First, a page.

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Chapter XLIII, of Cassells Illustrated History of England, Volume 8 page 4

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The broken host had streamed into Arrah before dawn, and then had vanished into the jungles. In the night the sentries in Mr. Boyle's house heard a voice saying, " Some news - don't fire." Assured of safety, two men came out and told the joyful tale of Eyre's victory. Thereupon a party sallied out - the enemy had fled. It was found, however, that the Sepoy mine was ready for explosion, and it was at once rendered harmless. Then came in two volunteers from Major Eyre, " waving their hats." The joyous garrison received them with uproarious cheers. Next came in the troops; and thus Arrah was relieved.

But Eyre's work was not over. The Sepoys had retired to Jugdespore, the dwelling-place of Kour Singh. Eyre thought it would be desirable to rout them out, and applied to Dinapore for a detachment of the 10th Foot. It was sent; and with these and his brave 5th Fusiliers, Eyre again defeated the mutineers in the jungle, and captured and burnt the village of Jugdespore and the palace of Kour Singh. Then he returned, and forthwith set out for Allahabad, where we may meet him again.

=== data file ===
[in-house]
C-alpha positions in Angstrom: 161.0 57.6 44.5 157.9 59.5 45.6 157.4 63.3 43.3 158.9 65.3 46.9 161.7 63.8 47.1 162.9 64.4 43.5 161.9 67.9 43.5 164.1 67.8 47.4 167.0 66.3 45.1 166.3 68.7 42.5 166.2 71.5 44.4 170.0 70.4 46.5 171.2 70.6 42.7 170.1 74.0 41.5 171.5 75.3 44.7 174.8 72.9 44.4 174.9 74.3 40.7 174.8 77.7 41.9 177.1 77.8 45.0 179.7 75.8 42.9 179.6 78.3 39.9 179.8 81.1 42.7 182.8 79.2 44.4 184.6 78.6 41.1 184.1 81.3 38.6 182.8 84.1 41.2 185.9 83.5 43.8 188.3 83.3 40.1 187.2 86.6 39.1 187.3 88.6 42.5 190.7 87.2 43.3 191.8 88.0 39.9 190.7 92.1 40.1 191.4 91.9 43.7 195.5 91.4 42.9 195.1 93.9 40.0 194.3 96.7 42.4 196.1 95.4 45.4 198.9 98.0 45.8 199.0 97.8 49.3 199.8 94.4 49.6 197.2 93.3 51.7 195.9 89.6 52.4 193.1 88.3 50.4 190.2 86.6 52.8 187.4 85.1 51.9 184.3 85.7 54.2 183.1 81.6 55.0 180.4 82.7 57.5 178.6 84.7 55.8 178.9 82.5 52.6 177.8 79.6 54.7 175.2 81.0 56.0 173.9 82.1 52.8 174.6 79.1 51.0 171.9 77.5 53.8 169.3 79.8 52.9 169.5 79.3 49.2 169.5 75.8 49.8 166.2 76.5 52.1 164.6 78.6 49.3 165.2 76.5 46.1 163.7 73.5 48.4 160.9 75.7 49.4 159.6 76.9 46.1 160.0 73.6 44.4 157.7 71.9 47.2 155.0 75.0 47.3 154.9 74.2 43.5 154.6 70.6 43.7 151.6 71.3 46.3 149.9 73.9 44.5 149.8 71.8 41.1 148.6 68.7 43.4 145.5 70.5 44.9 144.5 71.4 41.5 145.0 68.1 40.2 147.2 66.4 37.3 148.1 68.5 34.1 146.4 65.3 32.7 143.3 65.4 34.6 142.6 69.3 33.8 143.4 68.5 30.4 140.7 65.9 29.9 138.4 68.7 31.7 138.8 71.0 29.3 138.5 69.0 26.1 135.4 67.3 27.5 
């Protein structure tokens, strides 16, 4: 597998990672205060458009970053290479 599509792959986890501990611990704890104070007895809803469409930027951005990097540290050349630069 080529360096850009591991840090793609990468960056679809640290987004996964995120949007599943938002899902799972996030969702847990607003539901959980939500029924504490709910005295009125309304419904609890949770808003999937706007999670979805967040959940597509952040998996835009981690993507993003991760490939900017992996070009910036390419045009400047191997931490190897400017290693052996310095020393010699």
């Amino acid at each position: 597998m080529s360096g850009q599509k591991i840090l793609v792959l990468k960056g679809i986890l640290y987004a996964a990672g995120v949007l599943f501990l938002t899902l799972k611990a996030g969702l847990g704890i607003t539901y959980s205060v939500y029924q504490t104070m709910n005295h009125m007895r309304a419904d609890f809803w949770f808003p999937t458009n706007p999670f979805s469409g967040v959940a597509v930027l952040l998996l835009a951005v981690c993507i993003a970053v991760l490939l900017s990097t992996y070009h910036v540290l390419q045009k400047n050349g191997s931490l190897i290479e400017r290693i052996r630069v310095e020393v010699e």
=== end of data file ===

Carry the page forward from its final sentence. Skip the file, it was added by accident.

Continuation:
The effects of the Dinapore mutiny were felt all over Behar. The 12th Irregulars mutinied, cutting off the heads of Major and Mrs. Holmes; two companies of Sepoys at Hazareebagh broke out and burnt the station; magistrates and Europeans fled in all directions, and weeks elapsed, and a large display of force had to be made, before order was restored. Moreover, Kour Singh and the broken mutineers went to Nagode and raised the 50th Native Infantry; and several other regiments and parts of regiments took fire and exploded. These were the causes that arrested the march of reinforcements to Havelock, and frustrated his splendid efforts to reach Lucknow.

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